The Most Important Thing Paul Graham Taught Me

Few weeks back, Paul Graham published a post on having kids. When I was finished with the post, I knew I had read something very insightful. The topic of his essay was mundane, done probably a million times, but his perspective never is. I don’t know where the magic comes from, but he has a special ability to distill the wisdom lying in the far corners of the brain—what you might not know you know.

Accepting Technical Debt As Important As Fighting It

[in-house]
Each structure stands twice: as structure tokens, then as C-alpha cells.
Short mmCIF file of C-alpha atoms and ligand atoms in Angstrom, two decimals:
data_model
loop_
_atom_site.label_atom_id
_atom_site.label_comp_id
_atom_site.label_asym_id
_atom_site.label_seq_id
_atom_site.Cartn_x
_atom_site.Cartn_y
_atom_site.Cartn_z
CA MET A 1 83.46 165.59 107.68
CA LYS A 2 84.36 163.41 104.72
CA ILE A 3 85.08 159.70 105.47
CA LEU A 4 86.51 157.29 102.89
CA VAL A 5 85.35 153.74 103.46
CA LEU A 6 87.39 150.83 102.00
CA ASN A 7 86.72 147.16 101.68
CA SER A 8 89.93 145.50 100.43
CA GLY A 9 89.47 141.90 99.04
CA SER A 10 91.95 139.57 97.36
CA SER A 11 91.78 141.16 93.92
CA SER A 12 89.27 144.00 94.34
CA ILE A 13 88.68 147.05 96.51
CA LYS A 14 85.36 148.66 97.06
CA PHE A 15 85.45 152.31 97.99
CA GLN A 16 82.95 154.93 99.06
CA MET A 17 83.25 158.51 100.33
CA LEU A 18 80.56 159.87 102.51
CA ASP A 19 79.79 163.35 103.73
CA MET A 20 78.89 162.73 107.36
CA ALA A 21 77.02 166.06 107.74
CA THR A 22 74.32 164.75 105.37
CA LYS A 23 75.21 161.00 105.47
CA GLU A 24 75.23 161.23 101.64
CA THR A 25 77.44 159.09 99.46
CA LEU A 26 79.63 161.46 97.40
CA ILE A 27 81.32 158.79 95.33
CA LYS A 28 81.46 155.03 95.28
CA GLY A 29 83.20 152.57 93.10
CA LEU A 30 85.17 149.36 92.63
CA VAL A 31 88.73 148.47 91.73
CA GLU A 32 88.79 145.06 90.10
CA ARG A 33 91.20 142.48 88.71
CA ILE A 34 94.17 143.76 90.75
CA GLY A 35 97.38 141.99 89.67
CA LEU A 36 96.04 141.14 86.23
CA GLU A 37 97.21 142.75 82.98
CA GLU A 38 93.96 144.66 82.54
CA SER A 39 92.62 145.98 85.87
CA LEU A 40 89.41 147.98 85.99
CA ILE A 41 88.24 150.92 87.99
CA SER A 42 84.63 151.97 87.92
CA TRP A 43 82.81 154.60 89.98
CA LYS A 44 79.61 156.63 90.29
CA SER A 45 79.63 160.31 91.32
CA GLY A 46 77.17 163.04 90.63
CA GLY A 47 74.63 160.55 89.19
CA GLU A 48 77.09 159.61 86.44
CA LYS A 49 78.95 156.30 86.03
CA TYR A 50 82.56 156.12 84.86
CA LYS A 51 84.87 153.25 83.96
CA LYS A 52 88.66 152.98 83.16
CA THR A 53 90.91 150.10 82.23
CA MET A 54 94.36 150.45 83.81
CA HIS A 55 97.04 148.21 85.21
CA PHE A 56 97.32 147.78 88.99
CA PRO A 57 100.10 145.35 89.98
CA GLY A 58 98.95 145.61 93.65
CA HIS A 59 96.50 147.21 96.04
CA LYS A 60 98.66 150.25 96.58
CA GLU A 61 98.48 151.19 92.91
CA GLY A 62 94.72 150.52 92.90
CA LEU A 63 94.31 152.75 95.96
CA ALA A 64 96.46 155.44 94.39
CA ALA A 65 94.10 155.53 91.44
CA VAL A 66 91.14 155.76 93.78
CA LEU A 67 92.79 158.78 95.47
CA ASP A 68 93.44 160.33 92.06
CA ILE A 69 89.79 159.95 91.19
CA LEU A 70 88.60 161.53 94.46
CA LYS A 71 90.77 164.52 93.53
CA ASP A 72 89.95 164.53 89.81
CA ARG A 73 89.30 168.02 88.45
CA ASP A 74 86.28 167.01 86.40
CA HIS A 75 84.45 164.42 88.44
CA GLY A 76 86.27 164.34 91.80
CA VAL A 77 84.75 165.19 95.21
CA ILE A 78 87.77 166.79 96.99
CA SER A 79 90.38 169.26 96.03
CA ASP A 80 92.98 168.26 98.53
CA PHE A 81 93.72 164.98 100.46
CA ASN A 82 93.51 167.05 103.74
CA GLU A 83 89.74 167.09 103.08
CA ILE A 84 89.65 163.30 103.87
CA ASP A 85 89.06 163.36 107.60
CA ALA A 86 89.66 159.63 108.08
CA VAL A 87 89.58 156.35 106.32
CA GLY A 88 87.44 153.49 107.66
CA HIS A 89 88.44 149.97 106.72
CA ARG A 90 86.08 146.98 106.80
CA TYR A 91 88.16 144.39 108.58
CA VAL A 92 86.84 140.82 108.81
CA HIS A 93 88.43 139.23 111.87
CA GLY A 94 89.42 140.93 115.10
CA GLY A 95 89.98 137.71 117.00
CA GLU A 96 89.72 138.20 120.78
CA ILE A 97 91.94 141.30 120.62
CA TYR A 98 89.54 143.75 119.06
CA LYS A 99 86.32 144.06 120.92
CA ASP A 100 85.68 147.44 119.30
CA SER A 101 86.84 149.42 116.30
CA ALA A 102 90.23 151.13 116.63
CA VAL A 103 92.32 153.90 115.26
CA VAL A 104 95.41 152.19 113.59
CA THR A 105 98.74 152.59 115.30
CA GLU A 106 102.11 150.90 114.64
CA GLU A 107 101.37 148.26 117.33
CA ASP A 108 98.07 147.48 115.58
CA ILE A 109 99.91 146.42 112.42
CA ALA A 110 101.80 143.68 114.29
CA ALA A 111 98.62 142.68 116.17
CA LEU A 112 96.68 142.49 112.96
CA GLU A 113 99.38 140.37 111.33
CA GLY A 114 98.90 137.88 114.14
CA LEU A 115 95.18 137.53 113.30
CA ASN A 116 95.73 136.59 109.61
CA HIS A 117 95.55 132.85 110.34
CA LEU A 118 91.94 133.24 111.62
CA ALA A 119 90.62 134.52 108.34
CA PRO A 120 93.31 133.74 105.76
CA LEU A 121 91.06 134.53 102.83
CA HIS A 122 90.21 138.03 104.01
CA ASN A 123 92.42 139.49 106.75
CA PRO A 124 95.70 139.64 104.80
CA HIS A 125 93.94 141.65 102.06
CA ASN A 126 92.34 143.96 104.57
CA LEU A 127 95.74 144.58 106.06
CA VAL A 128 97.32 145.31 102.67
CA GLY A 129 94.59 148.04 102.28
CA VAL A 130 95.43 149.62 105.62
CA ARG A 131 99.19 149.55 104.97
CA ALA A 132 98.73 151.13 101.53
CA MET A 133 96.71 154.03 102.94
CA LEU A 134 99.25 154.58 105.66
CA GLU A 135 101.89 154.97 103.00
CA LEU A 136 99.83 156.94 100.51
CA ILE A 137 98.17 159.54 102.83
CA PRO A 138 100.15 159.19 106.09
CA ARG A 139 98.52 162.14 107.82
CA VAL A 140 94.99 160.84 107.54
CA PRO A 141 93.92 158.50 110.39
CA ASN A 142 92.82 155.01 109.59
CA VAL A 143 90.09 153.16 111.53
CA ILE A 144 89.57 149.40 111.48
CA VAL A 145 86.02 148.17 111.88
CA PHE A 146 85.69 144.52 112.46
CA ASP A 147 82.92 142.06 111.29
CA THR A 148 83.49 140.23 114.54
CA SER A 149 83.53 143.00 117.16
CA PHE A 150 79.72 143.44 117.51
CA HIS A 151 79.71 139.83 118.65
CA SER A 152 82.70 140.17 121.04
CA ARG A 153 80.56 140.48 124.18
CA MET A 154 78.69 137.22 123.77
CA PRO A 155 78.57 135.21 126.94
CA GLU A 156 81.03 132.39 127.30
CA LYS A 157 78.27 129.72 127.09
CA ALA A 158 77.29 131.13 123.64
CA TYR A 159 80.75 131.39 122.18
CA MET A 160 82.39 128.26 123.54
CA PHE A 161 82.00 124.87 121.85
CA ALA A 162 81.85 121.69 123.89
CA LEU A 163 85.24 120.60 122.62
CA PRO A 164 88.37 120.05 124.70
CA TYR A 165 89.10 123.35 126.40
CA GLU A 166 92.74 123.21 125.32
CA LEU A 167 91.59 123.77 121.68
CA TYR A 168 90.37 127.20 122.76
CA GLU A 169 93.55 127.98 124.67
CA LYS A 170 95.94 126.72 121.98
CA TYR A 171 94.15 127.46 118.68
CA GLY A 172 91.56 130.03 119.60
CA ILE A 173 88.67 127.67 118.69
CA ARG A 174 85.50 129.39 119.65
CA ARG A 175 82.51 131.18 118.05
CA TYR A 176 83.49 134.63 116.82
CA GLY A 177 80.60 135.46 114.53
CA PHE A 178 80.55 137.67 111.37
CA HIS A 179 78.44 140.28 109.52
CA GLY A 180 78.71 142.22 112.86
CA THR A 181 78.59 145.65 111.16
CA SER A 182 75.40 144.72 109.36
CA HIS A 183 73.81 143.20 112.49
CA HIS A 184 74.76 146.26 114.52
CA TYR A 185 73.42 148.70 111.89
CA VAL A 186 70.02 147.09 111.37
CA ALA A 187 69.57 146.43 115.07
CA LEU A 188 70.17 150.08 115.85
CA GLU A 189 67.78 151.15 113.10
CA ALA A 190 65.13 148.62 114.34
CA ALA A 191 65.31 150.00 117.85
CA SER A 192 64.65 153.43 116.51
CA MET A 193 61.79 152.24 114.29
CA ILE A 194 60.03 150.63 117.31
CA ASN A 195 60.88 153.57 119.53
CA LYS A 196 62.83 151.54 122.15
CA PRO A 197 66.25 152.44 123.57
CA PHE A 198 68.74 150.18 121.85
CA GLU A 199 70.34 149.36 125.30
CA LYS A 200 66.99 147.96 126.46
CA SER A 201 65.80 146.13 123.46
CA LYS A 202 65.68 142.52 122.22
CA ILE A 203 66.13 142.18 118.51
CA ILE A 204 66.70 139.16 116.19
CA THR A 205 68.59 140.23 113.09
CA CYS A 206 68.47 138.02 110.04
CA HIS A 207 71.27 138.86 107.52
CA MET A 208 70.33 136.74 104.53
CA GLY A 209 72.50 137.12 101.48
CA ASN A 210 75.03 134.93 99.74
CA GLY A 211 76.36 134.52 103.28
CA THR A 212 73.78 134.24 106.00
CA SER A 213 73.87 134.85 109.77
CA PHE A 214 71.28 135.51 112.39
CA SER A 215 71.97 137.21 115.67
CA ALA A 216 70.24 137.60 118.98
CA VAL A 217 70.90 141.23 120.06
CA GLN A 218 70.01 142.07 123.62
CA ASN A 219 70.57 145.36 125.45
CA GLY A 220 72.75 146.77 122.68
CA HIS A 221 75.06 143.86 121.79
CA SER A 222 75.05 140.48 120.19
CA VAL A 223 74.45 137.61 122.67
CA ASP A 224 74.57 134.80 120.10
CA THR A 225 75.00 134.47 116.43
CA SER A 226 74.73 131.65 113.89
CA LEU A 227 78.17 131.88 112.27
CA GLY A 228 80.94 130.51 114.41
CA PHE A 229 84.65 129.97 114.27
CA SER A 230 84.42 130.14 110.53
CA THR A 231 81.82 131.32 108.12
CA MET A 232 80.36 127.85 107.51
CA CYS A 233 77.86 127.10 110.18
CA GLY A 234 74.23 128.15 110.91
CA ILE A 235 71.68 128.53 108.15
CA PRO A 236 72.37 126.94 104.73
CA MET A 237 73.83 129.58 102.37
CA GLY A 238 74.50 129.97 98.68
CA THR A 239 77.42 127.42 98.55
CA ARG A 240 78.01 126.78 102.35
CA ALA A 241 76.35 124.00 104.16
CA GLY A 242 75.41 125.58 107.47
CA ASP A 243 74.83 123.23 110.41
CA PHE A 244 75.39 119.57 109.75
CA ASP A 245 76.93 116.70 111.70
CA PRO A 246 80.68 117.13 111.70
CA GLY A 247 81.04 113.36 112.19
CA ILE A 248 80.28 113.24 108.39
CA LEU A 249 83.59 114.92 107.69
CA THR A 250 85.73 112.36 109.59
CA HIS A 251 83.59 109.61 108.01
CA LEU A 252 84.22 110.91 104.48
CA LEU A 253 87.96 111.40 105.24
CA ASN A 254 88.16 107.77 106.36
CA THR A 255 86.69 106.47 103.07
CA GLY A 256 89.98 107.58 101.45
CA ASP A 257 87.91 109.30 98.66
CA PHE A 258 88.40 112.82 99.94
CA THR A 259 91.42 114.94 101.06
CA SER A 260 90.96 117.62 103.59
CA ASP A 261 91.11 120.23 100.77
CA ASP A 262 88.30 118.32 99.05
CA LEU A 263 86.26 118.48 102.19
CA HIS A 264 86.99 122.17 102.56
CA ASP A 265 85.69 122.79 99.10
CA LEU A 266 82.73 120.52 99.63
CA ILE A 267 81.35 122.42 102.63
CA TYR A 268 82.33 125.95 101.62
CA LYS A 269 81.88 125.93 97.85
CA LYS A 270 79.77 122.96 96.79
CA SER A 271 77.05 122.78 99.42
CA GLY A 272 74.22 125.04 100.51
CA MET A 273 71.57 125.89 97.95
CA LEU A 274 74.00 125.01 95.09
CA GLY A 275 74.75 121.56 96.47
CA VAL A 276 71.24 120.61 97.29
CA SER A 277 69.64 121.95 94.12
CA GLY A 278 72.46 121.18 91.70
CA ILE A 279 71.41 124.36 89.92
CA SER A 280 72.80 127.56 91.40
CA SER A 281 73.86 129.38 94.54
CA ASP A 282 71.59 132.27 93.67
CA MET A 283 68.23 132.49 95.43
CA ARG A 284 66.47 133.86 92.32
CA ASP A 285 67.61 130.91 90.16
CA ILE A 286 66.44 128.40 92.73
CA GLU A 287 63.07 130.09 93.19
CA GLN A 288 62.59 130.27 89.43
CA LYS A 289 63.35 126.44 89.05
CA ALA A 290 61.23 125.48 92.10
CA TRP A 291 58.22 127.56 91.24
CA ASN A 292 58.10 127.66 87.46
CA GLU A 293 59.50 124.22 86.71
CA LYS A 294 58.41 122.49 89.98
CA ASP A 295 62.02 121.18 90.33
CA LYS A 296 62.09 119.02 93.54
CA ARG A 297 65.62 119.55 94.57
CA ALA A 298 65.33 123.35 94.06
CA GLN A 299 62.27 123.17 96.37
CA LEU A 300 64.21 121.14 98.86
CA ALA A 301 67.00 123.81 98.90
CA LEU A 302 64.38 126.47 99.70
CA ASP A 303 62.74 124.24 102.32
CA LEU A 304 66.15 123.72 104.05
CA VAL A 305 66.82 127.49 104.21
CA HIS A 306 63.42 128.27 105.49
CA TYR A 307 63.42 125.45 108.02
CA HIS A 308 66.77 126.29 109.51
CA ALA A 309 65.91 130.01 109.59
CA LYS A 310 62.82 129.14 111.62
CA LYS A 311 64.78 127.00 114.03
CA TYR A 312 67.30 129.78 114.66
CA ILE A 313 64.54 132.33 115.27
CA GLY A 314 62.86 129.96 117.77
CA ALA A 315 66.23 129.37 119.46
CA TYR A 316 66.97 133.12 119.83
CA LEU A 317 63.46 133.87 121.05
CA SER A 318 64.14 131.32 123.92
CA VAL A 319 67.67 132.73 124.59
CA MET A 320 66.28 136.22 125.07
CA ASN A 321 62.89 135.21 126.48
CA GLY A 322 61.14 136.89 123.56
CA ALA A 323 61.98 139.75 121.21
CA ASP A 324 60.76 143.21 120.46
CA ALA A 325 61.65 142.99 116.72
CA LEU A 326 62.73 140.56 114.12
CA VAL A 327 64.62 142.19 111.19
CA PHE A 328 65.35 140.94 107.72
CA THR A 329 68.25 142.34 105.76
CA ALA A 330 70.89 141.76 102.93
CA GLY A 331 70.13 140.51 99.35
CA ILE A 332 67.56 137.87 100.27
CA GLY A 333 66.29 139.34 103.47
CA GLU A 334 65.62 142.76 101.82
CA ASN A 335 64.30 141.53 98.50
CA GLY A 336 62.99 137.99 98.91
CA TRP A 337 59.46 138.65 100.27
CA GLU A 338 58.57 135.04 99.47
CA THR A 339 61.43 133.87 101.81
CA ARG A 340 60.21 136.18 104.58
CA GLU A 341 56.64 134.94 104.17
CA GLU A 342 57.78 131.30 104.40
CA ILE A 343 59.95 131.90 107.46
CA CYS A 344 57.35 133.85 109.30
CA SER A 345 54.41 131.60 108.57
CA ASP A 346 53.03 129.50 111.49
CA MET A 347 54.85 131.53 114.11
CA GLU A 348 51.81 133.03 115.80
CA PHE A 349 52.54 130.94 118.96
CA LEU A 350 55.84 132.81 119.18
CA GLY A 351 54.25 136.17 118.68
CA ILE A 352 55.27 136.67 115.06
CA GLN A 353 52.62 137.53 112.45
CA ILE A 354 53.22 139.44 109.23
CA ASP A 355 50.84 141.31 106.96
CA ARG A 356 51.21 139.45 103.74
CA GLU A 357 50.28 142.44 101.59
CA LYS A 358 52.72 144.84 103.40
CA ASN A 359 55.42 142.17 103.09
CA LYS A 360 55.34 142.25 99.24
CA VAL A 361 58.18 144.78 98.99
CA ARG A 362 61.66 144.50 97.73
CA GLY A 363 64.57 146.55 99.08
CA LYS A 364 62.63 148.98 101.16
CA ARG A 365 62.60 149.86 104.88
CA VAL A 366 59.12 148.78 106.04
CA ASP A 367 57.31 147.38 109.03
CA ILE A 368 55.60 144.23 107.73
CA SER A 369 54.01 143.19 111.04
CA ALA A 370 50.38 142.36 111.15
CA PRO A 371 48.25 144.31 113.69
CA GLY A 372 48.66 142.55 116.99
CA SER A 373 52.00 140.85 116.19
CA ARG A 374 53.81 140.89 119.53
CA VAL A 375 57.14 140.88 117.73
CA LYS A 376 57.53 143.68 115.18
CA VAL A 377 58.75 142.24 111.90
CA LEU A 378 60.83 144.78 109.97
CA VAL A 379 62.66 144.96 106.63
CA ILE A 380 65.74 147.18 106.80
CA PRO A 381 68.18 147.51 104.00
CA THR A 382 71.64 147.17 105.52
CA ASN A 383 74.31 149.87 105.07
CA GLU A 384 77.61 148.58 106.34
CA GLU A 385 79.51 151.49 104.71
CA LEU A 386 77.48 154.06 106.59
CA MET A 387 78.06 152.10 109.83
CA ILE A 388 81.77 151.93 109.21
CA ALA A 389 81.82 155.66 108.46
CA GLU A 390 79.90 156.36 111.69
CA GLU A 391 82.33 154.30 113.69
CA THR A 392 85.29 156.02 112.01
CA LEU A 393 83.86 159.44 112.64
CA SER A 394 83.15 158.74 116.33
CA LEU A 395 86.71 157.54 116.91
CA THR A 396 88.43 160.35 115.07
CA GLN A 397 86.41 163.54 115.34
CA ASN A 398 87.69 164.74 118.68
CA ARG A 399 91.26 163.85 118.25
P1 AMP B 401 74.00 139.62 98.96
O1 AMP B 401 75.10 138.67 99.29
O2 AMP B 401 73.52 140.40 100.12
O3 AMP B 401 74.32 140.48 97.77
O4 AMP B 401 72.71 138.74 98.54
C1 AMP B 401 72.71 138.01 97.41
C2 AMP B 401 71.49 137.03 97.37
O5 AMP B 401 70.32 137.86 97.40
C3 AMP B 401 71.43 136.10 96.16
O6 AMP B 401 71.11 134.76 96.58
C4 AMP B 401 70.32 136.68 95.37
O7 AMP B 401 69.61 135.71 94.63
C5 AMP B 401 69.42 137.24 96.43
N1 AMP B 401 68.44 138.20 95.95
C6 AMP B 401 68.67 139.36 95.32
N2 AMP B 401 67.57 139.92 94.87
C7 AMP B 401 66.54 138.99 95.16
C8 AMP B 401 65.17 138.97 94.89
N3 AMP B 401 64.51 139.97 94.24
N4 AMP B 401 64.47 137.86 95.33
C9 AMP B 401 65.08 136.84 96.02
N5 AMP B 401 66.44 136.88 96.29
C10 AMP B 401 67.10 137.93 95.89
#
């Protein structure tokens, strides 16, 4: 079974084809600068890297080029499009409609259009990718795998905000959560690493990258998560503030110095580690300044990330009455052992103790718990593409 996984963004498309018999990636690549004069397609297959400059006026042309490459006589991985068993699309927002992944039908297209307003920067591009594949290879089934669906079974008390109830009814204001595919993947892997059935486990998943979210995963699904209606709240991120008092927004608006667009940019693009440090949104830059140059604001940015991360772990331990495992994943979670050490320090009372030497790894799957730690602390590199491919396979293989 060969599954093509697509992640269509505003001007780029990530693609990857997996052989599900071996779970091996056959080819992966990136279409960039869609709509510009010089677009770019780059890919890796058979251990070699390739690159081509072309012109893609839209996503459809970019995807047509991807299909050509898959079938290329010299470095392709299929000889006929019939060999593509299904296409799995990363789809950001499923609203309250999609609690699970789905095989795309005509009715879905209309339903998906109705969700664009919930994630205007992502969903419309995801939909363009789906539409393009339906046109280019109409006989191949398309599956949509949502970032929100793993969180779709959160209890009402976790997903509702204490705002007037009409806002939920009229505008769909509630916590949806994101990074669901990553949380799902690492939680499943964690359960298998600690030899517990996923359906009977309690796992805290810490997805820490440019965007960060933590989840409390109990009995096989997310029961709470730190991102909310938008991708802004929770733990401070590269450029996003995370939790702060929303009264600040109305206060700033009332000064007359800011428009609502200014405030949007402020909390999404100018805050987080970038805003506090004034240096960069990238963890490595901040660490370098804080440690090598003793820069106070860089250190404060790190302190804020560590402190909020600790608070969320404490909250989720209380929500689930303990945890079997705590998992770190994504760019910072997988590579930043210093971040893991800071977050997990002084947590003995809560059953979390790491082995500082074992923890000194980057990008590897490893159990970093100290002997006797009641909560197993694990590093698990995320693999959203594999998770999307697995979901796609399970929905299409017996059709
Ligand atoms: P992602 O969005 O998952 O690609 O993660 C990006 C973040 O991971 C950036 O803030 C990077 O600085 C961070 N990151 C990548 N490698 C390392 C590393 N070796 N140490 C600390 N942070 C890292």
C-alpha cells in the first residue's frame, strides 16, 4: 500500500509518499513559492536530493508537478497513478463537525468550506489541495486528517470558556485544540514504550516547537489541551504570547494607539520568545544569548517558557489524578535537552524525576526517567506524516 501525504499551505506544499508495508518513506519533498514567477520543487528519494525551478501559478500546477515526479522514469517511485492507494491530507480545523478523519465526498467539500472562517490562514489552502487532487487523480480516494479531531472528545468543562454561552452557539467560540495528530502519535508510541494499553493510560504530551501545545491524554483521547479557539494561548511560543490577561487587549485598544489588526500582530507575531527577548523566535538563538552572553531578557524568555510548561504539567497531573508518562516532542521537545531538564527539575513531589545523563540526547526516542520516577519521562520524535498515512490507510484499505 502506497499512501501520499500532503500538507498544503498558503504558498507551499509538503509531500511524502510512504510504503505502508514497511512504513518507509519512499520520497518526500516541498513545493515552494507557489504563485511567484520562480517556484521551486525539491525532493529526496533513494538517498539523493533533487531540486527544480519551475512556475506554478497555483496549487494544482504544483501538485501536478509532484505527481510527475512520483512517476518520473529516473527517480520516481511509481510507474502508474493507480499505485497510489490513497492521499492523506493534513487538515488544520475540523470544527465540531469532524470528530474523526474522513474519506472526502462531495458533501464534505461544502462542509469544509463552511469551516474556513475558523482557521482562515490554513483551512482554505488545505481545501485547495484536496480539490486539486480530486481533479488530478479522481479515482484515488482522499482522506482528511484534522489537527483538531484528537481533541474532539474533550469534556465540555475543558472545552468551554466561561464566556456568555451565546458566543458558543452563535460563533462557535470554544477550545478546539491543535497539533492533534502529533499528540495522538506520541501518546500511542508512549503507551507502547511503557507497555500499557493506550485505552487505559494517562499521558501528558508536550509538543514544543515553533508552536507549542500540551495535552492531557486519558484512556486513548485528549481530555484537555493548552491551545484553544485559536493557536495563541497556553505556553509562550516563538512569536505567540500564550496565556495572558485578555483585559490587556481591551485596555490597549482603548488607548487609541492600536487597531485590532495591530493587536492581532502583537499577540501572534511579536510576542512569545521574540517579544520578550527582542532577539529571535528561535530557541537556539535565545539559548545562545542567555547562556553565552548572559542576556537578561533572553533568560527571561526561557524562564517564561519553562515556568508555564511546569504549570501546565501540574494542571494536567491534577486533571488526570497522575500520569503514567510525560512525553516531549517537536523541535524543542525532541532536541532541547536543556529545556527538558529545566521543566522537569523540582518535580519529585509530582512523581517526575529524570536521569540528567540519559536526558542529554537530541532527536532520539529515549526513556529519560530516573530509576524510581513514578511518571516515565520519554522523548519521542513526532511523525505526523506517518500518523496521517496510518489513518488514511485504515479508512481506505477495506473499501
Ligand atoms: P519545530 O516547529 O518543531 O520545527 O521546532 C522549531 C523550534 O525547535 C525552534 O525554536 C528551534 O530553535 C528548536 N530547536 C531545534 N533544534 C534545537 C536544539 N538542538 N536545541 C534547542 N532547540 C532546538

I was sixteen when I first read The Pragmatic Programmer. Back then, my programming career was in its very early stages—crude websites, silly games, and even sillier quizzes. The code I wrote was a shoddy, incomprehensible mess (for a long while, I preferred creating a single massive file, instead of modularizing the code in some way). I had only begun to learn that the job of a software developer goes beyond just making it work, that you’re writing code not for machines but humans, and a quote from The Pragmatic Programmer had a catalytic effect on me in that regard: